Overt aggressive behaviors occur in a minority of people with epilepsy. Certain typical features are common to most episodes of aggression in patients with TLE. These features may differ depending on when they occur:

Ictal phase

  • rare, usually unintended and nondirected, related to stereotyped movements
  • other signs or symptoms of seizures may be present, including EEG abnormalities

Postictal phase

  • usually part of postictal confusion, irritability, depression, or pain
  • tends to be brief, nondirected
  • may intensify if the patient is approached or restrained Interictal phase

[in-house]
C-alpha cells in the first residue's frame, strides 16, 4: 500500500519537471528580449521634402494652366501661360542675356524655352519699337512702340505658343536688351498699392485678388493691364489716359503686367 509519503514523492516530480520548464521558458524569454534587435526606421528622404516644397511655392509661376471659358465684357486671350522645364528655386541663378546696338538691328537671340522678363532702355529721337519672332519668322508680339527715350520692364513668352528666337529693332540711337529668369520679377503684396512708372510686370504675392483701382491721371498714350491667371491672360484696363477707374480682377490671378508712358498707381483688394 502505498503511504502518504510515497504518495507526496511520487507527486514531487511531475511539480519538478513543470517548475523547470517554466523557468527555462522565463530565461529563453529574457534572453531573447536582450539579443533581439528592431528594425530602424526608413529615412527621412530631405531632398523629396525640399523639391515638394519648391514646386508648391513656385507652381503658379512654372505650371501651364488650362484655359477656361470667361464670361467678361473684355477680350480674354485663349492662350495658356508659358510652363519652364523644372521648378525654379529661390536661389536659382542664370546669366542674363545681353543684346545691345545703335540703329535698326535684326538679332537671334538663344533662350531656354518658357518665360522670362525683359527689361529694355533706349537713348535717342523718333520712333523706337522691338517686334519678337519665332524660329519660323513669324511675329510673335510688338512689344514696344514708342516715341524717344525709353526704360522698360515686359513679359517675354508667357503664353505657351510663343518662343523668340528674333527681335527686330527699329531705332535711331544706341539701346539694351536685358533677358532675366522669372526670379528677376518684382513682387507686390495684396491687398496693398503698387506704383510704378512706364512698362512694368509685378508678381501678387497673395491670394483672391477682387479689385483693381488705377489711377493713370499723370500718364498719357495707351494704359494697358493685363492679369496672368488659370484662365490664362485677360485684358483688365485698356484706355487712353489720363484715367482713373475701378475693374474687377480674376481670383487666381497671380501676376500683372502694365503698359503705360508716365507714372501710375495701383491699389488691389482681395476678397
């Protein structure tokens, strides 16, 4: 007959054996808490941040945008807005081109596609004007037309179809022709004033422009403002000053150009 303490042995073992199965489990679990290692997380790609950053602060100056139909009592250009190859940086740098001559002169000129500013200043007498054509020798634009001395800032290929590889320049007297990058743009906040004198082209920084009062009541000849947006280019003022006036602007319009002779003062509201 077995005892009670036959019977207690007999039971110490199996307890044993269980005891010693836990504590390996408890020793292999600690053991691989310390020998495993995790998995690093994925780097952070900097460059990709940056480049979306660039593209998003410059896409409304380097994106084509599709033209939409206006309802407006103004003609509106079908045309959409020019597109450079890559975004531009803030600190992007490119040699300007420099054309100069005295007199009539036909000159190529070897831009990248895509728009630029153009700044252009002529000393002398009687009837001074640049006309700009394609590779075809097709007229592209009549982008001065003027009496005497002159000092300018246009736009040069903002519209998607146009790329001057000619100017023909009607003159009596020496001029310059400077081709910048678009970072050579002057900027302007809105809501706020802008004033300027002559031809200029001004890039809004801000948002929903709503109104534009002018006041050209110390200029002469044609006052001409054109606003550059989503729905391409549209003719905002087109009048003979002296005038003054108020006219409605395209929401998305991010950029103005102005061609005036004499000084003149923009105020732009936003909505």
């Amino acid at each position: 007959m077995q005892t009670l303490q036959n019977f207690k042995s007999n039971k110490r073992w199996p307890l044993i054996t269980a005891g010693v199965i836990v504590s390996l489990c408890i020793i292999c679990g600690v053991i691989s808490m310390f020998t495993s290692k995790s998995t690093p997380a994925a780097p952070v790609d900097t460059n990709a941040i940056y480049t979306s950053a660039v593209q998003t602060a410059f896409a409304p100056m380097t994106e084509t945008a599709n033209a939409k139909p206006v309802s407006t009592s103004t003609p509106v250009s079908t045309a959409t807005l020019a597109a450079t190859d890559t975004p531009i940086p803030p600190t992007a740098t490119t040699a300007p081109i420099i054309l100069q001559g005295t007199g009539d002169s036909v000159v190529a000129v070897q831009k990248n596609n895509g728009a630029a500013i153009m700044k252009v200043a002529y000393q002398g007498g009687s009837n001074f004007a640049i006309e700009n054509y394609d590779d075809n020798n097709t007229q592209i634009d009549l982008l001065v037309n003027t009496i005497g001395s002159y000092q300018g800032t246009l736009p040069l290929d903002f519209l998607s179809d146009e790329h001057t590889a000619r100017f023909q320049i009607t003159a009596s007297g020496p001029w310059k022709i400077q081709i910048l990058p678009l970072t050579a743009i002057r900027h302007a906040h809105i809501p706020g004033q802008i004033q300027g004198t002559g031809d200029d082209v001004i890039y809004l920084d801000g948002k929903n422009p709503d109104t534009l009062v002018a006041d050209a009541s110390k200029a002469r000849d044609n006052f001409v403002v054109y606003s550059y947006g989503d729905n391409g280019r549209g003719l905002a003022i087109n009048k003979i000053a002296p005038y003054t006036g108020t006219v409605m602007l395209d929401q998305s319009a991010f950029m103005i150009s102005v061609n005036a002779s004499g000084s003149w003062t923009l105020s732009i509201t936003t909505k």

• tends to occur as a component of other interictal behavioral changes
  • follows rather than precedes the onset of epilepsy
  • patient tends to take responsibility for his or her actions, may express remorse about consequences and espouse moral or religious convictions

The last feature above is helpful in distinguishing patients with interictal aggression from those with antisocial personality disorders. Aggressive behavior among people with epilepsy may be more common in those whose early life included disruption or physical abuse, or those with histories of fire setting, animal torture, conduct disorder, or substance abuse.

Adapted from: Holzer JC and Bear DM. Psychiatric considerations in patients with epilepsy. In: Schachter SC, Schomer DL, eds. The comprehensive evaluation and treatment of epilepsy. San Diego, CA: Academic Press; 1997. p. 131-148.
With permission from Elsevier (www.elsevier.com)

Authored By: 
Jacob C. Holzer MD
David M. Bear MD
Reviewed By: 
Andres M. Kanner MD
Thursday, April 1, 2004